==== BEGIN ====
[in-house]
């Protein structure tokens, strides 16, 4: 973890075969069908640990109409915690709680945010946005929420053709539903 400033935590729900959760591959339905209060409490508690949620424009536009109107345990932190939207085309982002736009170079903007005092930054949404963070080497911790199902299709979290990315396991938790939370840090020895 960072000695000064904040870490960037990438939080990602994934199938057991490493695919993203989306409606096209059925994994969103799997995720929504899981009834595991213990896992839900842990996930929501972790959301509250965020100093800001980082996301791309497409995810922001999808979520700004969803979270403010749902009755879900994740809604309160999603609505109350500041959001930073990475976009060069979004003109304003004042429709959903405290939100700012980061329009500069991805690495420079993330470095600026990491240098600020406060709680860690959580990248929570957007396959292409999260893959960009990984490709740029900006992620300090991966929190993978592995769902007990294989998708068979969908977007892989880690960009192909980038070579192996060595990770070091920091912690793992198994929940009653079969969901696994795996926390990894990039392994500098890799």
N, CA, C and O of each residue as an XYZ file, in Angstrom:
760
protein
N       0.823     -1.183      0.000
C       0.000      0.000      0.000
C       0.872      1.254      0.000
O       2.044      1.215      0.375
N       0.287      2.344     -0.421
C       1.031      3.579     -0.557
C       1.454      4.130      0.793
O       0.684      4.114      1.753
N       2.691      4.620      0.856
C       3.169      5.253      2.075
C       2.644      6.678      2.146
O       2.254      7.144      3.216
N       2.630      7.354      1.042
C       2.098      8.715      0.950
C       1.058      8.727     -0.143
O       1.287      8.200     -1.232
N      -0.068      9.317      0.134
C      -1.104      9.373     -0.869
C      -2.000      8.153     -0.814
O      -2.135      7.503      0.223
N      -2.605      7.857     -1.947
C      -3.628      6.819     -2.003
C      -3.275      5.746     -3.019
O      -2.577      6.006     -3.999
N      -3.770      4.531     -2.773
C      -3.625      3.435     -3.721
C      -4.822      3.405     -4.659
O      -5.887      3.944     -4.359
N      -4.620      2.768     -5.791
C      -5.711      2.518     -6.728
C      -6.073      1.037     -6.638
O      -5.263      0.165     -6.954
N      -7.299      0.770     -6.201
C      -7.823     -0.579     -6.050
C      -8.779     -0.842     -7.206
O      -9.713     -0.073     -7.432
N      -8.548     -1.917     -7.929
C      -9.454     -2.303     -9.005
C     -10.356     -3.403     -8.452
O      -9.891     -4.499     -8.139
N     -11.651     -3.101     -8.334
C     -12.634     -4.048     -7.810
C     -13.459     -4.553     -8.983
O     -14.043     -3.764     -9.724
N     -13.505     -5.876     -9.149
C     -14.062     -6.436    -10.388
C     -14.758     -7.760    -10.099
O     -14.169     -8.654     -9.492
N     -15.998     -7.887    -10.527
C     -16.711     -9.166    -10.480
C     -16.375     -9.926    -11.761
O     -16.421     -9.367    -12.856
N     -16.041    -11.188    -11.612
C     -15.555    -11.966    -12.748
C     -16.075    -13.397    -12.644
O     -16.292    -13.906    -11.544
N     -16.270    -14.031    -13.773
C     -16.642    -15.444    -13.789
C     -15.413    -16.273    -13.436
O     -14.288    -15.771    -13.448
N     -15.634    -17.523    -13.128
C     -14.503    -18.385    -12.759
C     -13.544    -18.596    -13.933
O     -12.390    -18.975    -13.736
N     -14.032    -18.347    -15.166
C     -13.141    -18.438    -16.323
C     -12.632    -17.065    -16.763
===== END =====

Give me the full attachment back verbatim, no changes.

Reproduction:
[in-house]
């Protein structure tokens, strides 16, 4: 973890075969069908640990109409915690709680945010946005929420053709539903 400033935590729900959760591959339905209060409490508690949620424009536009109107345990932190939207085309982002736009170079903007005092930054949404963070080497911790199902299709979290990315396991938790939370840090020895 960072000695000064904040870490960037990438939080990602994934199938057991490493695919993203989306409606096209059925994994969103799997995720929504899981009834595991213990896992839900842990996930929501972790959301509250965020100093800001980082996301791309497409995810922001999808979520700004969803979270403010749902009755879900994740809604309160999603609505109350500041959001930073990475976009060069979004003109304003004042429709959903405290939100700012980061329009500069991805690495420079993330470095600026990491240098600020406060709680860690959580990248929570957007396959292409999260893959960009990984490709740029900006992620300090991966929190993978592995769902007990294989998708068979969908977007892989880690960009192909980038070579192996060595990770070091920091912690793992198994929940009653079969969901696994795996926390990894990039392994500098890799």
N, CA, C and O of each residue as an XYZ file, in Angstrom:
760
protein
N       0.823     -1.183      0.000
C       0.000      0.000      0.000
C       0.872      1.254      0.000
O       2.044      1.215      0.375
N       0.287      2.344     -0.421
C       1.031      3.579     -0.557
C       1.454      4.130      0.793
O       0.684      4.114      1.753
N       2.691      4.620      0.856
C       3.169      5.253      2.075
C       2.644      6.678      2.146
O       2.254      7.144      3.216
N       2.630      7.354      1.042
C       2.098      8.715      0.950
C       1.058      8.727     -0.143
O       1.287      8.200     -1.232
N      -0.068      9.317      0.134
C      -1.104      9.373     -0.869
C      -2.000      8.153     -0.814
O      -2.135      7.503      0.223
N      -2.605      7.857     -1.947
C      -3.628      6.819     -2.003
C      -3.275      5.746     -3.019
O      -2.577      6.006     -3.999
N      -3.770      4.531     -2.773
C      -3.625      3.435     -3.721
C      -4.822      3.405     -4.659
O      -5.887      3.944     -4.359
N      -4.620      2.768     -5.791
C      -5.711      2.518     -6.728
C      -6.073      1.037     -6.638
O      -5.263      0.165     -6.954
N      -7.299      0.770     -6.201
C      -7.823     -0.579     -6.050
C      -8.779     -0.842     -7.206
O      -9.713     -0.073     -7.432
N      -8.548     -1.917     -7.929
C      -9.454     -2.303     -9.005
C     -10.356     -3.403     -8.452
O      -9.891     -4.499     -8.139
N     -11.651     -3.101     -8.334
C     -12.634     -4.048     -7.810
C     -13.459     -4.553     -8.983
O     -14.043     -3.764     -9.724
N     -13.505     -5.876     -9.149
C     -14.062     -6.436    -10.388
C     -14.758     -7.760    -10.099
O     -14.169     -8.654     -9.492
N     -15.998     -7.887    -10.527
C     -16.711     -9.166    -10.480
C     -16.375     -9.926    -11.761
O     -16.421     -9.367    -12.856
N     -16.041    -11.188    -11.612
C     -15.555    -11.966    -12.748
C     -16.075    -13.397    -12.644
O     -16.292    -13.906    -11.544
N     -16.270    -14.031    -13.773
C     -16.642    -15.444    -13.789
C     -15.413    -16.273    -13.436
O     -14.288    -15.771    -13.448
N     -15.634    -17.523    -13.128
C     -14.503    -18.385    -12.759
C     -13.544    -18.596    -13.933
O     -12.390    -18.975    -13.736
N     -14.032    -18.347    -15.166
C     -13.141    -18.438    -16.323
C     -12.632    -17.065    -16.763